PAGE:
Khenpo Jigme Phuntsok Tibetan protection amulet solid silver 925, gold plated 18k, garnets, kalachakra tantra engraved on the back.

Khenpo Jigme Phuntsok Tibetan protection amulet solid silver 925, gold plated 18k, garnets, kalachakra tantra engraved on the back.


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Khenpo Jigme Phuntsok Tibetan protection amulet in solid silver 925, gold plated 18k, garnets, kalachakra tantra engraved on the back.

Dimensions: 45/35 mm
Total weight of 45 grams

A mala in coconut pearl, copper and rock crystal is offered with pendant

Khenpo Jigme Phuntsok (1933-2004) was a nyingmapa lama from the southeastern region of Tibet, Kham (now incorporated into China's Sichuan Province), reincarnation of Terton Sogyal.

Born on February 27, 1933, he came from a nomadic family. At the age of two, he was identified as the reincarnation of the Ererchon Sogyal, Lerab Lingpa (1852-1926). He studied Dzogchen at Nubzor Monastery. He received the ordination of a novice monk at the age of 14 and full ordination in 1955, at the age of 22.

During the 1959 Tibetan uprising, he made the crucial decision to remain in Kham rather than go into exile in India. Between 1960 and 1980, he lived as a nomad in hermitages escaping the cultural revolution, teaching, ordaining monks and nuns despite the prohibitions. In 1980, he was inducted, taught wherever he could, including Beijing3, and founded the Larung Gar Buddhist Institute (also known as the Serthar Buddhist Institute), near the city of Serthar (in Seda Chinese), apparently without permission from the Chinese authorities who seem to have turned a close eye on his activities, as long as they were not political. The institute's popularity grew to attract 8,500 students, including about 1,000 Chinese from mainland China, as well as students from Taiwan, Hong Kong, Singapore and Malaysia. Among them are a large number of nuns.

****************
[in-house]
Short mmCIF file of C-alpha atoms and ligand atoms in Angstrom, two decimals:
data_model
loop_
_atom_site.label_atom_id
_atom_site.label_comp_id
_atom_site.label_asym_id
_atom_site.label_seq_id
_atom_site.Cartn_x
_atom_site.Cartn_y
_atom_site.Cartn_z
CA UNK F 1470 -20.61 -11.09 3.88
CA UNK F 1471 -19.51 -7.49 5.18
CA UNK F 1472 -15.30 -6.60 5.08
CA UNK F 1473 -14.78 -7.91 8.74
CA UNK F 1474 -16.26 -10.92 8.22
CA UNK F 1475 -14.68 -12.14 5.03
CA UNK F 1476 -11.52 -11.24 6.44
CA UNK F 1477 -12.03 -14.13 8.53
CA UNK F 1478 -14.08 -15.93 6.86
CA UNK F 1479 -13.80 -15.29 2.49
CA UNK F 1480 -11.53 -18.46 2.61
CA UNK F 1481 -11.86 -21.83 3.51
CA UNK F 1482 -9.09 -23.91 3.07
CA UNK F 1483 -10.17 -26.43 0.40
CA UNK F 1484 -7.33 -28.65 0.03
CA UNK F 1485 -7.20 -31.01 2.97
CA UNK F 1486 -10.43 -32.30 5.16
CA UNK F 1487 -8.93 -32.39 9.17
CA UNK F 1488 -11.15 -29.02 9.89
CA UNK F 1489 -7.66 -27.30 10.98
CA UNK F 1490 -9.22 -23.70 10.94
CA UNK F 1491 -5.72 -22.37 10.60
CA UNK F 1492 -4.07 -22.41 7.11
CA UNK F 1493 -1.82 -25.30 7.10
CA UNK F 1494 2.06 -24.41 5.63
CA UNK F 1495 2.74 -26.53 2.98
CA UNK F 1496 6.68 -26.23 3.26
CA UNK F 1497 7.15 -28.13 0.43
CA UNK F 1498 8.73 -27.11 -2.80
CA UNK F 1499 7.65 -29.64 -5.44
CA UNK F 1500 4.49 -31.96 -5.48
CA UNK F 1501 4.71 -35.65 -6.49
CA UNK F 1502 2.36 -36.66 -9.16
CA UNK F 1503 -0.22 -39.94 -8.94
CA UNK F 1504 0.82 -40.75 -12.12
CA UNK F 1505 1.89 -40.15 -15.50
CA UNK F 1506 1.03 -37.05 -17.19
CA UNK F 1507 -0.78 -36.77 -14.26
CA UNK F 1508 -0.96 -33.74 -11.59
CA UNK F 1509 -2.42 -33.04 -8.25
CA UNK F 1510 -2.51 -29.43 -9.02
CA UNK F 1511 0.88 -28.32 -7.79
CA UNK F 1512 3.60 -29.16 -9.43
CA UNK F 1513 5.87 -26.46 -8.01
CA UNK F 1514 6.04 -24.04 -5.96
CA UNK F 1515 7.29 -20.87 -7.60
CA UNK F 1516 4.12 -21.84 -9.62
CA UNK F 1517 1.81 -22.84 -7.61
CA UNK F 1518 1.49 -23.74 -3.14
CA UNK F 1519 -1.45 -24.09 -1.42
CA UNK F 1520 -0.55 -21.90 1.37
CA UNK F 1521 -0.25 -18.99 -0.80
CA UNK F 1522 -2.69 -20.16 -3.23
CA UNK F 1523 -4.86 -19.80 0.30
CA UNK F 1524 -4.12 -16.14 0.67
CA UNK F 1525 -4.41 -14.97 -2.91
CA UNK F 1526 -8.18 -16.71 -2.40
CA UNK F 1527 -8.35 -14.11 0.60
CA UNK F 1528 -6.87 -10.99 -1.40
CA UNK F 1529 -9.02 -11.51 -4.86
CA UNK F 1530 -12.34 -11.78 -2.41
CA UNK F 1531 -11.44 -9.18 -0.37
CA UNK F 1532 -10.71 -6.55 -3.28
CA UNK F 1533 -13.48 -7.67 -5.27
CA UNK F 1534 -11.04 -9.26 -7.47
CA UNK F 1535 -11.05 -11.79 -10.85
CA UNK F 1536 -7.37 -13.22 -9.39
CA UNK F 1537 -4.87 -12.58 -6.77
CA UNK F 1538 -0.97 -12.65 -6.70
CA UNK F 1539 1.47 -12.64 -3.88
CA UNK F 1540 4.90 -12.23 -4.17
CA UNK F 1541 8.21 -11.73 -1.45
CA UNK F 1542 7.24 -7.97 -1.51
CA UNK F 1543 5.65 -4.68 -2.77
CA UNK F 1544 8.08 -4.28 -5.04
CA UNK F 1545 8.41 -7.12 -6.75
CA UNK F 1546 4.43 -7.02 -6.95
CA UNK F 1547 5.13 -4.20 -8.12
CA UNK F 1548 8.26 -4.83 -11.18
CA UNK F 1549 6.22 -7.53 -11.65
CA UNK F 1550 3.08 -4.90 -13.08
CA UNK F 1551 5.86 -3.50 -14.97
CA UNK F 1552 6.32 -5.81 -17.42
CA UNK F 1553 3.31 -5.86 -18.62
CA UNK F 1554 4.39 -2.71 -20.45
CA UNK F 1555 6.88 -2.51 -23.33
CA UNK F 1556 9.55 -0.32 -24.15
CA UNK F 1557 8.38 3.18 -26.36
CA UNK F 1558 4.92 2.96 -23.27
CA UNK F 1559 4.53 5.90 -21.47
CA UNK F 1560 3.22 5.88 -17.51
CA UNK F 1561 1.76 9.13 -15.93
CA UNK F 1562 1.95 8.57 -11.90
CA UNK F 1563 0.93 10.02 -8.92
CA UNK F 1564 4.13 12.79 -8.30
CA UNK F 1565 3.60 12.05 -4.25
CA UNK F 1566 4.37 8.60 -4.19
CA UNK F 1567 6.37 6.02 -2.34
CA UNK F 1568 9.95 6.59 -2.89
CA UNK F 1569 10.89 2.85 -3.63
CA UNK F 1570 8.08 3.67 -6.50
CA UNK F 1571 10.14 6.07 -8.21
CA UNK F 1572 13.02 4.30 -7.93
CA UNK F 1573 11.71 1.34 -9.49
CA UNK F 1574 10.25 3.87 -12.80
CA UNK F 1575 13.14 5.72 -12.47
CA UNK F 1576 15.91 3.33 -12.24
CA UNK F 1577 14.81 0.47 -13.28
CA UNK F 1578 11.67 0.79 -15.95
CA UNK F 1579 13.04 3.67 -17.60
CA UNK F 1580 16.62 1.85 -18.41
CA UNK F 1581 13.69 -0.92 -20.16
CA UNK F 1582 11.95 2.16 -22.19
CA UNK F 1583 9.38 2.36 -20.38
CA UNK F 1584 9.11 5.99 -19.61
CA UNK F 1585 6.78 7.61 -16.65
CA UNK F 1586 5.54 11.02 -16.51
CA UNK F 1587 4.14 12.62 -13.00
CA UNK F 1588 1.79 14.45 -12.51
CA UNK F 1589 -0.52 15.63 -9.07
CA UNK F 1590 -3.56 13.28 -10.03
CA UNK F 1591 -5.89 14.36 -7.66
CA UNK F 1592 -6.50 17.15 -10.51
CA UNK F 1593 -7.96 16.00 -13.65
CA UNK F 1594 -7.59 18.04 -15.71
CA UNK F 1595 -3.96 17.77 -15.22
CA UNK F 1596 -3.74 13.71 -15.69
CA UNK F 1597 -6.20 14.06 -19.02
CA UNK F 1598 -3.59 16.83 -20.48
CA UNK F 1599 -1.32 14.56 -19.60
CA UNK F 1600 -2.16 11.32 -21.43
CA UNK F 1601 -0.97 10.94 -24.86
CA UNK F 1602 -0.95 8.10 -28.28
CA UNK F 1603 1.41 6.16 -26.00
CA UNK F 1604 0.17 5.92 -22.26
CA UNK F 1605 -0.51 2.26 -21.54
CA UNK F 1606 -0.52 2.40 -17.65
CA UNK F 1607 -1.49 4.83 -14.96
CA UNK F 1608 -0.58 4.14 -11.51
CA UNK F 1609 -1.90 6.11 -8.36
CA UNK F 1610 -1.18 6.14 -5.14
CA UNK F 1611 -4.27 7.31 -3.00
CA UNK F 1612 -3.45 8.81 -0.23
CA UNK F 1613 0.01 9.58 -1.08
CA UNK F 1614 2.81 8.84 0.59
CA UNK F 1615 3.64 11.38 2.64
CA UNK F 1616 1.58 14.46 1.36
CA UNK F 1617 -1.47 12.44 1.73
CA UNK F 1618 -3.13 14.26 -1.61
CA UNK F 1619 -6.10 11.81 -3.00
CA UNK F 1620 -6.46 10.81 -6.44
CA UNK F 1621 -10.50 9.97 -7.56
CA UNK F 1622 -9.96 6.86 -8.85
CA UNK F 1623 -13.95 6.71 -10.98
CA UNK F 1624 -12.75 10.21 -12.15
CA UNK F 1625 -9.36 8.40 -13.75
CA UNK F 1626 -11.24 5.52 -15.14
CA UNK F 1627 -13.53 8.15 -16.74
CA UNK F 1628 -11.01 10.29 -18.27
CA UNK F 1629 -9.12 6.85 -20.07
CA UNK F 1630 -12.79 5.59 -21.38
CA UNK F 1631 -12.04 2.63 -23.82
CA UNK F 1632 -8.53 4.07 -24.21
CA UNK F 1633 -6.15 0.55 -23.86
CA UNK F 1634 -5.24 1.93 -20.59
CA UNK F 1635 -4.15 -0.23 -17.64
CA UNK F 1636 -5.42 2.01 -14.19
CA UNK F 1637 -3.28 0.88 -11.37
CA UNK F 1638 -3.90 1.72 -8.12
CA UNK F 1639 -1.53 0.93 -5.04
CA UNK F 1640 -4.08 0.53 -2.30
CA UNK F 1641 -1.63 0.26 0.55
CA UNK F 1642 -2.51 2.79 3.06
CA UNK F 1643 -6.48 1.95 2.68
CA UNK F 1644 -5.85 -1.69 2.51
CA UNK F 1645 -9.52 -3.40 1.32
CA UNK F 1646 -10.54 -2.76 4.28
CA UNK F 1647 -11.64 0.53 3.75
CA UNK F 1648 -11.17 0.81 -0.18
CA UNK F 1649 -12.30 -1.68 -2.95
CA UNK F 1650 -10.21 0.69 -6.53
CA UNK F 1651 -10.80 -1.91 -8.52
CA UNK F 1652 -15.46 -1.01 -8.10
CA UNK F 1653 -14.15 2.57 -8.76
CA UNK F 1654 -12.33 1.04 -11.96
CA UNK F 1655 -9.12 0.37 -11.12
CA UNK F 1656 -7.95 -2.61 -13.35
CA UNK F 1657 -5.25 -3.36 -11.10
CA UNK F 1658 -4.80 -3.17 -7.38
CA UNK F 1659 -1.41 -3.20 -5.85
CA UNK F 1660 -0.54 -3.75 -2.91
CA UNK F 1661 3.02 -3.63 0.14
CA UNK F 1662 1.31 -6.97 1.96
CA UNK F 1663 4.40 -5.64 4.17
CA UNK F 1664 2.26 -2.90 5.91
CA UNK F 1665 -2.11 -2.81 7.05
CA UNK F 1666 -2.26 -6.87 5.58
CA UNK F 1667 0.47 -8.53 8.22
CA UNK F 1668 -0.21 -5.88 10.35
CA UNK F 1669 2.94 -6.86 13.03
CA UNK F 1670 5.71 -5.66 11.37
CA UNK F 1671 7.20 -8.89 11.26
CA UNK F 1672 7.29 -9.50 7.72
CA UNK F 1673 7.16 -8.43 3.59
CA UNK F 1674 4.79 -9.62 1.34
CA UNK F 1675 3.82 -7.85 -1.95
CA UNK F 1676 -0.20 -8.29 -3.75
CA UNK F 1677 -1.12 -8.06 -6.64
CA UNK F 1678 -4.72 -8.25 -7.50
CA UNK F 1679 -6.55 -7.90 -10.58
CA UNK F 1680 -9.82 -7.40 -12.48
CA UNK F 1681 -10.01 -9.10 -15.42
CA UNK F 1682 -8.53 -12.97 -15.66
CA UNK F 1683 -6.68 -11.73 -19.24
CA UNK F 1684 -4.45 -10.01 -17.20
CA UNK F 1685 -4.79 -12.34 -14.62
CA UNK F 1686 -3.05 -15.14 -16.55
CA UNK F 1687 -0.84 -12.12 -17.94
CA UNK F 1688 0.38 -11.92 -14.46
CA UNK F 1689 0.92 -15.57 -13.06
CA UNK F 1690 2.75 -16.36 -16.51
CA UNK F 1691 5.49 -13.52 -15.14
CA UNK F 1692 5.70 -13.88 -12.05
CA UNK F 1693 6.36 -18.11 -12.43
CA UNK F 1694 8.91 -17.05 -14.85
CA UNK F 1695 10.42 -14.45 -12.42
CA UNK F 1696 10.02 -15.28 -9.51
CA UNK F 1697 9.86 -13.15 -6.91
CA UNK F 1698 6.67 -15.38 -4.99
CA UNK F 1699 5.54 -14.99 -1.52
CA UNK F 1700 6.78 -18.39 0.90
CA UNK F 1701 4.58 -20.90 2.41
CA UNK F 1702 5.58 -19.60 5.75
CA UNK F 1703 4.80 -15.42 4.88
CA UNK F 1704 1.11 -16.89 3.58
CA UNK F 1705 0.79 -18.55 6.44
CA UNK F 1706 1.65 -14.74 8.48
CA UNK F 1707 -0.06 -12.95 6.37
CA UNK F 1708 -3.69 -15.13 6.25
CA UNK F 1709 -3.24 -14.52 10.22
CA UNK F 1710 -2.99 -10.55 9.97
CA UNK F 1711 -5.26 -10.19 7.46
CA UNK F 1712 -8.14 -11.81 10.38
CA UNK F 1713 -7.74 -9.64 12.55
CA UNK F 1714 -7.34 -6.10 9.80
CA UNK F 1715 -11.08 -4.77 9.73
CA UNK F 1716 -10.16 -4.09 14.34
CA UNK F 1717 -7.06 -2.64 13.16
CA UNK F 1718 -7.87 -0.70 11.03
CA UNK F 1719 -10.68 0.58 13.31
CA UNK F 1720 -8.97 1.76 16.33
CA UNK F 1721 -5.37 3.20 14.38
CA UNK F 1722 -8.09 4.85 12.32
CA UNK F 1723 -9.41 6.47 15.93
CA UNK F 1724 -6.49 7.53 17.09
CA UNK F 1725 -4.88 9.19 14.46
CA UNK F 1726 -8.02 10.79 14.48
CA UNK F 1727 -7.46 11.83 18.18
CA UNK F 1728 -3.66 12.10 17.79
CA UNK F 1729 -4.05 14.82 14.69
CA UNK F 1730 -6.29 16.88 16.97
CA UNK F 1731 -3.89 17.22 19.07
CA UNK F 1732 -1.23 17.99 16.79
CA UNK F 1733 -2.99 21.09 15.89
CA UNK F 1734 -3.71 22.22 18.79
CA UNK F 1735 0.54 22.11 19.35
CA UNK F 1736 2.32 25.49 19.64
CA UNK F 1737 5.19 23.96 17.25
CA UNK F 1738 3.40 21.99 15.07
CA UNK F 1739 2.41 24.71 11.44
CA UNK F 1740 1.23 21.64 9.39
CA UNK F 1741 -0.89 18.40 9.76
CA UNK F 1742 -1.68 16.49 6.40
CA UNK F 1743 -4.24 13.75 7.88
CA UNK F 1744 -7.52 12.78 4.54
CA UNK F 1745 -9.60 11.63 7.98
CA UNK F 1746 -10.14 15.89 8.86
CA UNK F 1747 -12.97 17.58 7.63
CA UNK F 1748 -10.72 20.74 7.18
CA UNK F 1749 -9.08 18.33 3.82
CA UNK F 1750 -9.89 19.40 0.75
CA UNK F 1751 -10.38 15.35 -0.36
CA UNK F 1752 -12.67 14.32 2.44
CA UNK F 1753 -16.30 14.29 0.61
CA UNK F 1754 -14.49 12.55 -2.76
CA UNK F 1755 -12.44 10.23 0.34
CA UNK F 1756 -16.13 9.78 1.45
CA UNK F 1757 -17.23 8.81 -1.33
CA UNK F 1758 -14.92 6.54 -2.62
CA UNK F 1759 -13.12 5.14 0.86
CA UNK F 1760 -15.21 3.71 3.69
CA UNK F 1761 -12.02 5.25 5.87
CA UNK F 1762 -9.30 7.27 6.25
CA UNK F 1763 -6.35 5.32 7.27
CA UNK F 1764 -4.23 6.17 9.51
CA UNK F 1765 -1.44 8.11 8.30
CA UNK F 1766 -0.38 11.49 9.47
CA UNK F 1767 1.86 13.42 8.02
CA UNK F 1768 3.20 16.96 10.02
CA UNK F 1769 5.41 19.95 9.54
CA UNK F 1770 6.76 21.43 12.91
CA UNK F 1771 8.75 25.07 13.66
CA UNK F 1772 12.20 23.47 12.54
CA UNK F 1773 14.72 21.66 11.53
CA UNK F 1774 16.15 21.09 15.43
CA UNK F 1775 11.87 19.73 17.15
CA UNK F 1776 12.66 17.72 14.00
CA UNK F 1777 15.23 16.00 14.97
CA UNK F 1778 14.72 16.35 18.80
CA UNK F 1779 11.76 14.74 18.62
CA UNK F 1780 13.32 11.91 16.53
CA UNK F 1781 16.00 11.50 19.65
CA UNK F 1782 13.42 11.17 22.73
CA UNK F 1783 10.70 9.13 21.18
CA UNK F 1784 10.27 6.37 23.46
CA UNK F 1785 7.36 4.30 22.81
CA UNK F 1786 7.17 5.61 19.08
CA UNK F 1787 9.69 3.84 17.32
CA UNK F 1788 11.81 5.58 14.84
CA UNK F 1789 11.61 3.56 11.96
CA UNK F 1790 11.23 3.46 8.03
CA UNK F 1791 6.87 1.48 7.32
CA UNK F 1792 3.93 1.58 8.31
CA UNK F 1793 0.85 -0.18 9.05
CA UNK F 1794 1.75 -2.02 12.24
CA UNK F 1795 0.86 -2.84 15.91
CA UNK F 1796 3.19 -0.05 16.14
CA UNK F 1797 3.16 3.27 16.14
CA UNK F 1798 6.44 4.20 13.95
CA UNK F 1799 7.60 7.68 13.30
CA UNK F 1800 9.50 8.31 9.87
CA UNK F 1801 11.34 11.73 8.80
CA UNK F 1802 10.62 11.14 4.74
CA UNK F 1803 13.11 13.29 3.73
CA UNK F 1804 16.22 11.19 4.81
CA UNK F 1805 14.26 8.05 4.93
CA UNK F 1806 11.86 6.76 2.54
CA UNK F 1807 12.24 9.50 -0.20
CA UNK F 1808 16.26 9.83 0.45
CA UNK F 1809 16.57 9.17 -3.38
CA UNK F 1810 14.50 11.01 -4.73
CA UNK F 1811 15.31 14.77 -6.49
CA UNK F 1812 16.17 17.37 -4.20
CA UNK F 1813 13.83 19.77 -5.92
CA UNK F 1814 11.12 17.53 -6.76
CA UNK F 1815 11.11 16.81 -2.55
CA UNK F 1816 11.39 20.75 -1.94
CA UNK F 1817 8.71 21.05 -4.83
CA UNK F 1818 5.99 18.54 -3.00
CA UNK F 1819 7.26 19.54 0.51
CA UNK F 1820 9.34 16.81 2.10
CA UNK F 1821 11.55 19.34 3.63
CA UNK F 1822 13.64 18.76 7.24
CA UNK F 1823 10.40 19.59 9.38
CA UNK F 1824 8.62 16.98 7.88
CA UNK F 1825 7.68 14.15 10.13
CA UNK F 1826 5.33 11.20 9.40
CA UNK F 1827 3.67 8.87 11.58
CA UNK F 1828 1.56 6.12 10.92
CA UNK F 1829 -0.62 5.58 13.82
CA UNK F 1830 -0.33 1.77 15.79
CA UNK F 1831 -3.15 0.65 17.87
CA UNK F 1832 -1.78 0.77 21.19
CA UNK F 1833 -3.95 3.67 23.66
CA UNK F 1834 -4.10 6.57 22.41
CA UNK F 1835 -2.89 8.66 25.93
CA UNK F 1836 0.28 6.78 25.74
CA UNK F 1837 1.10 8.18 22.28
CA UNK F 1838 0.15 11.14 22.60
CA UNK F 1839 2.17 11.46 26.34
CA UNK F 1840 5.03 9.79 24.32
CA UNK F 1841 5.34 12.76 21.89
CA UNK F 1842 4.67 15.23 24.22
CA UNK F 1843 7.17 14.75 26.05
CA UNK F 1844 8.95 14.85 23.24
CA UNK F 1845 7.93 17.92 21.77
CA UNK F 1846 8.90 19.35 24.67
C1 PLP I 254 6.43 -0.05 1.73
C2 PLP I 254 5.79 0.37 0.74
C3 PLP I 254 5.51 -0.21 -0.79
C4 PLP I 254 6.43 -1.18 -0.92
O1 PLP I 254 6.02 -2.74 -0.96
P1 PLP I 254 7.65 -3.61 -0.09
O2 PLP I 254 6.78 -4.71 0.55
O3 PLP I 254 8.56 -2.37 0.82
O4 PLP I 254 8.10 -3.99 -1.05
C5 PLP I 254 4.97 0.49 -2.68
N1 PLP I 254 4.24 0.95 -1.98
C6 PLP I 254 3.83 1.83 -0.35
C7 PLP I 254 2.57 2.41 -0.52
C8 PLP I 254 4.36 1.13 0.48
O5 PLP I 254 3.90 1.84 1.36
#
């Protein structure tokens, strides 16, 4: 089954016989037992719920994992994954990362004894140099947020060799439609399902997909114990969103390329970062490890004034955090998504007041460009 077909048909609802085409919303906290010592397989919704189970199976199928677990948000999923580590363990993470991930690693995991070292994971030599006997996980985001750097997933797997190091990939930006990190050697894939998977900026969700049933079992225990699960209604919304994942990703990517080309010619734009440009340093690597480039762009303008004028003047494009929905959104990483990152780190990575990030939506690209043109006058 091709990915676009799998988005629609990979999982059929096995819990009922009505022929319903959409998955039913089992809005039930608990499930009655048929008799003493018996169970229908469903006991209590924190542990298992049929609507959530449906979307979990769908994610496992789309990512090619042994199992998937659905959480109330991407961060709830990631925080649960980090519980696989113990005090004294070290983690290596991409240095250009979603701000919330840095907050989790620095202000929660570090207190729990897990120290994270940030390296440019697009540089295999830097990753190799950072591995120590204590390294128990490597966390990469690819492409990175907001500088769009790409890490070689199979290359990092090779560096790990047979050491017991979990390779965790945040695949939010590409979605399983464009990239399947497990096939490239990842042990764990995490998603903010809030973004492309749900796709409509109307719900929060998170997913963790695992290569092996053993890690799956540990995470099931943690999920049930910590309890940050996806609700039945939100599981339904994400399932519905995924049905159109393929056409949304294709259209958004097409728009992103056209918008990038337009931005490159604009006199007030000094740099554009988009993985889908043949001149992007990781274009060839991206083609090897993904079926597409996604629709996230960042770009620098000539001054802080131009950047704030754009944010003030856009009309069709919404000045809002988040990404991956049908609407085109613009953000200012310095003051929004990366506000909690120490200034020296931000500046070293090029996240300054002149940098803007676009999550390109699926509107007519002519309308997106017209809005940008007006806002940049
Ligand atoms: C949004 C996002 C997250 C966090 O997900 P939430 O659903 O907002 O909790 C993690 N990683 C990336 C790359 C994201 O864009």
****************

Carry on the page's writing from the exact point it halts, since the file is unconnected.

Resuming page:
In 1987, Khenpo Jigme Phuntsok met the 10th Panchen Lama Choekyi Gyaltsen, with whom he befriended.

In 1989, he went to India at the invitation of Penor Rinpoche1. In 1990, in Dharamsala, he met the 14th Dalai Lama Tenzin Gyatso and the monks of Nechung Monastery, to whom he taught.3 After his return to Tibet, he later refused to denounce the Dalai Lama, as demanded by the Chinese authorities. Therefore, the Chinese government will refuse to grant him permission to travel, including for health reasons.

In 1999, the "United Front of Sichuan Labour" put pressure on him on the issue of his support for the Dalai Lama and demanded that he reduce the number of students at the institute (to 150 or 1,400, according to reports). Khenpo Jigme Phuntsok refuses. In the summer of 2001, several thousand members of the Chinese armed police raided the institute, razing its structures and dispersing its students3. The more than 8,000 students were expelled and about 2,000 houses destroyed under the supervision of armed military and police teams. As a result of these demolitions and because of the trauma inflicted on the nuns, some of them commit suicide.

We have not heard from Khenpo Jigme Phuntsok and his niece Jetsunma Muntso for a long time. He was reportedly taken away by the authorities, imprisoned and placed under house arrest3 in Chengdu. He died on 7 January 2004 at the age of 70 in Tibet, as a result of a heart condition for which he was to be operated on in a military hospital.

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